With a presidential campaign looming formidably on the horizon like a mushroom cloud, many of us are understandably anxious and fearful that we may fall victim to the ultimate equipment failure dreaded by men everywhere.
Yes, I’m talking about ED, electile dysfunction: the complete inability to perform satisfactorily your duties as a citizen and consummate your obligations as a voter.
Warning: If you are exposed to a politician for more than four hours, you should consult a physician immediately, preferably a specialist in plain English and a doctor of common sense!
While I can’t explain the physics of it, in layman’s terms, it has something to do with the gusts of hot air emanating from the political windbags filling all the available oxygen with wild accusations, overblown rhetoric and empty promises, coupled with the resulting drop in barometric pressure, which, in turn, causes whatever little cloud of integrity happens to be floating around in the air to be sucked out of the atmosphere and into another solar system, gone forever.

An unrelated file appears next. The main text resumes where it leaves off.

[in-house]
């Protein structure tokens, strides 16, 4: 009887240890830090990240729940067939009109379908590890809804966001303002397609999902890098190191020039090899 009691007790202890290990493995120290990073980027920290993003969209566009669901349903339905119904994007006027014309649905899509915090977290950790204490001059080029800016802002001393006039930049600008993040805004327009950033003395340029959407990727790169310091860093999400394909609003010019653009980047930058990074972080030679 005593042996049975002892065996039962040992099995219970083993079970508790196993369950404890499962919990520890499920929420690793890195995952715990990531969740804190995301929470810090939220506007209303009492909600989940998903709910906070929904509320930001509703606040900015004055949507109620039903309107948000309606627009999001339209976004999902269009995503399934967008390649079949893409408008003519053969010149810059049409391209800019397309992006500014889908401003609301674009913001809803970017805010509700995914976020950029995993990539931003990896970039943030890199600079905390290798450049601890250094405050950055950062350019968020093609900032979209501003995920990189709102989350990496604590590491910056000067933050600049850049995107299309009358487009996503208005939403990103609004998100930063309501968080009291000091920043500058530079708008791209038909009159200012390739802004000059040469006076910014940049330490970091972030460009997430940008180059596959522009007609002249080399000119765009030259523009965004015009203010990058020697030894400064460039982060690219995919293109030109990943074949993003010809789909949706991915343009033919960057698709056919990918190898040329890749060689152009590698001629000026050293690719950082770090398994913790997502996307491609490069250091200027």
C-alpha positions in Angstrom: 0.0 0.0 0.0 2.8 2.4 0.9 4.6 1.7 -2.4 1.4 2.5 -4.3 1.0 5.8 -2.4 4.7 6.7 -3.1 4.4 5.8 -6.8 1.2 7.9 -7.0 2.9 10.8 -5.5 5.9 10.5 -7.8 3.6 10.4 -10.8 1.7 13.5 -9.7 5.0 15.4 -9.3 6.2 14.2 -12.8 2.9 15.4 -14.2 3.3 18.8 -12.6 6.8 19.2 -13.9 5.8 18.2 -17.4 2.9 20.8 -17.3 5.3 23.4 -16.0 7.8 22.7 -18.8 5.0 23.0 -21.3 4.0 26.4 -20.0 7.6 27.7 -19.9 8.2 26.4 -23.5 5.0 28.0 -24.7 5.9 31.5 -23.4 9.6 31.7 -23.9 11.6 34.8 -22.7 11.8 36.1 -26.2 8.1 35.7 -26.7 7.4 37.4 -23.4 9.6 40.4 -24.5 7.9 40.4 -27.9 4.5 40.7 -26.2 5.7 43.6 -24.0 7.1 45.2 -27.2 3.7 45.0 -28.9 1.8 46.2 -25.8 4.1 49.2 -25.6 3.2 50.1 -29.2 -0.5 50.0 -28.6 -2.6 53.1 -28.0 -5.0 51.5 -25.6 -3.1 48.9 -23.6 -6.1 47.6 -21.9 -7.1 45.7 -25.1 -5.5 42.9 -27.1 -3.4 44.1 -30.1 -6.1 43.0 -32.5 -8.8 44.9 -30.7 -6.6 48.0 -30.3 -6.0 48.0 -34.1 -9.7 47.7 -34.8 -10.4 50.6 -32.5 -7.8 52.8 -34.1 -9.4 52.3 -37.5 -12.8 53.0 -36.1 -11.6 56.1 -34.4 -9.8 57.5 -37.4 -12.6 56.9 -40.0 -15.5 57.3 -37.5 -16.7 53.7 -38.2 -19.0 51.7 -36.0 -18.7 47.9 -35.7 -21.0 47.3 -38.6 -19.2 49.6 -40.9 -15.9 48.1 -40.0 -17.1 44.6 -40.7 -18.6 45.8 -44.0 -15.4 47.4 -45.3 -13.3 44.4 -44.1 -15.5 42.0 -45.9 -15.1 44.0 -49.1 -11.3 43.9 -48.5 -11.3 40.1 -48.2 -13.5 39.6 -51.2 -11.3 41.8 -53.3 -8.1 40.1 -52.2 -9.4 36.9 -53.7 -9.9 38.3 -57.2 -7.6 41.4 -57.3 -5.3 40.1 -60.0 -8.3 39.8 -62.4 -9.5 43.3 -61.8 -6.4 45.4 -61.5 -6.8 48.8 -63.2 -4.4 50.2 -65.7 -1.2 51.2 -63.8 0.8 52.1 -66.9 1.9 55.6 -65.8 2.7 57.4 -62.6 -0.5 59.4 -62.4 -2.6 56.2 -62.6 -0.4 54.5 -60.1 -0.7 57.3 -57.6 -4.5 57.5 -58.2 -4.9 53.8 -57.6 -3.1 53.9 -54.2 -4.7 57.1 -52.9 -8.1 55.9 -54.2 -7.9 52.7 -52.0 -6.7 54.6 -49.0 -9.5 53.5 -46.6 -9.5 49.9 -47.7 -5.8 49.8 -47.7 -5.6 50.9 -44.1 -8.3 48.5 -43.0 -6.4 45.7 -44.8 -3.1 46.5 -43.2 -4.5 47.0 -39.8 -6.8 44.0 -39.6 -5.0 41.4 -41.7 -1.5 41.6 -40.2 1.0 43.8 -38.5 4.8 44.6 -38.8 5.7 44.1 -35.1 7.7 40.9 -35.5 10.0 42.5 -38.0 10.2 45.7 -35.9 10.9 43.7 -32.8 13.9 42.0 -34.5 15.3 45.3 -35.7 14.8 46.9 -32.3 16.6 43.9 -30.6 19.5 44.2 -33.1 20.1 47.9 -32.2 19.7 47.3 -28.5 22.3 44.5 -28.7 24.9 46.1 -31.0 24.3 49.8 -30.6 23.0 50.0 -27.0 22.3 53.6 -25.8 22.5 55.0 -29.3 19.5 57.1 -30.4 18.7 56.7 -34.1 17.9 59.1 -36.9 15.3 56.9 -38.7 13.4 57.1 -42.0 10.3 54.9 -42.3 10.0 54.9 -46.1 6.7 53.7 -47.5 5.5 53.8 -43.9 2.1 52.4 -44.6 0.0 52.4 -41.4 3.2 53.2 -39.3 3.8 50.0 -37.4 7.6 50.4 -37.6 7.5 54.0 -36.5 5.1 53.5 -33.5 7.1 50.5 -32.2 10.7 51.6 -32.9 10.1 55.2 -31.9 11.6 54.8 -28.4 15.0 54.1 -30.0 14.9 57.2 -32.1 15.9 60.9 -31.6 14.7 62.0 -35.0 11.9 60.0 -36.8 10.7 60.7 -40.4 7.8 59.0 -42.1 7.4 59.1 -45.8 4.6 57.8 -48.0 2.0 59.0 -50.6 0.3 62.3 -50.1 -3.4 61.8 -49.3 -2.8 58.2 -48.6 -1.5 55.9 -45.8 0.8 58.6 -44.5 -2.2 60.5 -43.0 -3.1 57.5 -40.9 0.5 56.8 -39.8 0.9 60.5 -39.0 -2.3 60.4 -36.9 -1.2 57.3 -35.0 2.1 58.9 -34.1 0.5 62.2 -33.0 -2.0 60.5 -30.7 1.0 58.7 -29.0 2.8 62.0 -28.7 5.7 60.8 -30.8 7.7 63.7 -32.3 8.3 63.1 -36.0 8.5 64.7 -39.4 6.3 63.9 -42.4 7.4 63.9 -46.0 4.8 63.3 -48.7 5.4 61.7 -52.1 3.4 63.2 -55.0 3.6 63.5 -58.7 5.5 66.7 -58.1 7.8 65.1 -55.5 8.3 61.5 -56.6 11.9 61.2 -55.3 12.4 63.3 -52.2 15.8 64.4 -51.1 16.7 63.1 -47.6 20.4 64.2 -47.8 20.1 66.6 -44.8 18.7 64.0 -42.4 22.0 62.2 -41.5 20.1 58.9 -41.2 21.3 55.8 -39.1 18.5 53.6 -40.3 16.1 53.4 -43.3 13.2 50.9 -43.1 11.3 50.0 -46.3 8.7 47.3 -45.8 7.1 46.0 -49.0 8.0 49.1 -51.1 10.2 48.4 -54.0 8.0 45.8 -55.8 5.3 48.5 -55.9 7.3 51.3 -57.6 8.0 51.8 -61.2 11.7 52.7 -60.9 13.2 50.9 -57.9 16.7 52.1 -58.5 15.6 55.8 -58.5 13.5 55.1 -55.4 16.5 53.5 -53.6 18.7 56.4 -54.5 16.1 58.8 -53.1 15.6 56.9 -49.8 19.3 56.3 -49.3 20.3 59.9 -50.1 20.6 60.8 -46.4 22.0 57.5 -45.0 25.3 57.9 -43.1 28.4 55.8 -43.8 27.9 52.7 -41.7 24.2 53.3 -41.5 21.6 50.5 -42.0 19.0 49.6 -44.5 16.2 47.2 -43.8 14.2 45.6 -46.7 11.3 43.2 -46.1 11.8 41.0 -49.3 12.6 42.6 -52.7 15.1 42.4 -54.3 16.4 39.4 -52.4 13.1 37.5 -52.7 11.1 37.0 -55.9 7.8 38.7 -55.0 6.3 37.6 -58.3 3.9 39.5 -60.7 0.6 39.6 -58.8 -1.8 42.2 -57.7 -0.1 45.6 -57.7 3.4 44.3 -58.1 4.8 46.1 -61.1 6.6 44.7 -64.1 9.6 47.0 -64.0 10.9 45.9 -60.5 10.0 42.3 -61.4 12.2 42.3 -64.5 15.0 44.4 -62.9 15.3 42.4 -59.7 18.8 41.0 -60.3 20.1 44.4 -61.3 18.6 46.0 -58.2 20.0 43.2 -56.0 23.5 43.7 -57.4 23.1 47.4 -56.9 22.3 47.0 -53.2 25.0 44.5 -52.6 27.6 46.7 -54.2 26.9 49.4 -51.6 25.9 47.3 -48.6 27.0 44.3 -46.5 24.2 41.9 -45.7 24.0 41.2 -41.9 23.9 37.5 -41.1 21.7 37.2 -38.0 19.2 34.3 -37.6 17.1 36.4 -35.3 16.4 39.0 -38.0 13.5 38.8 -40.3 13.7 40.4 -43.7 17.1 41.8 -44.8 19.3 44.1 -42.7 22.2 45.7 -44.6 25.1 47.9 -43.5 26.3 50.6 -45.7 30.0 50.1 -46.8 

This election campaign, we have enjoyed the privilege of selecting from a few Democratic candidates and about 400 Republican candidates. Lobbyists are lined up with suitcases full of cash, private jets and wild women with very low standards who are willing to spend their time listening to these gasbags prattle on endlessly, pontificating on every issue their speechwriters tell them they firmly believe in with every fiber of their being, at this moment in time — until the speechwriter tells them they believe in something else with every fiber of their being.
Eventually, the politician suffers from fiber overload. As a result, he cannot remember anything that he believes in. I, myself, am
office. All my life I have heard that politicians are shiftless and lazy and never do any real work. I believe that this would suit me to a T, but I do have some questions.
I am lazy, I won’t argue with that, but I’m not sure about shiftlessness.
What is shift?
Is shift everywhere you look, or is it a rare quality possessed by only a few very special persons?
Is there good shift and bad shift?
Is one person’s shift better than another’s?
What, exactly, is the meaning of shiftless? Is it to be lacking or totally out of shift?
If so, then I’m afraid I wouldn’t measure up. Friends and family alike often tell me that I am completely full of shift!
So, I believe that it is best if I put my political career on hold until I am sure that I am made of the right stuff.
Chris Curtin is a longtime Brown County resident. He can be reached through the newspaper at firstname.lastname@example.org.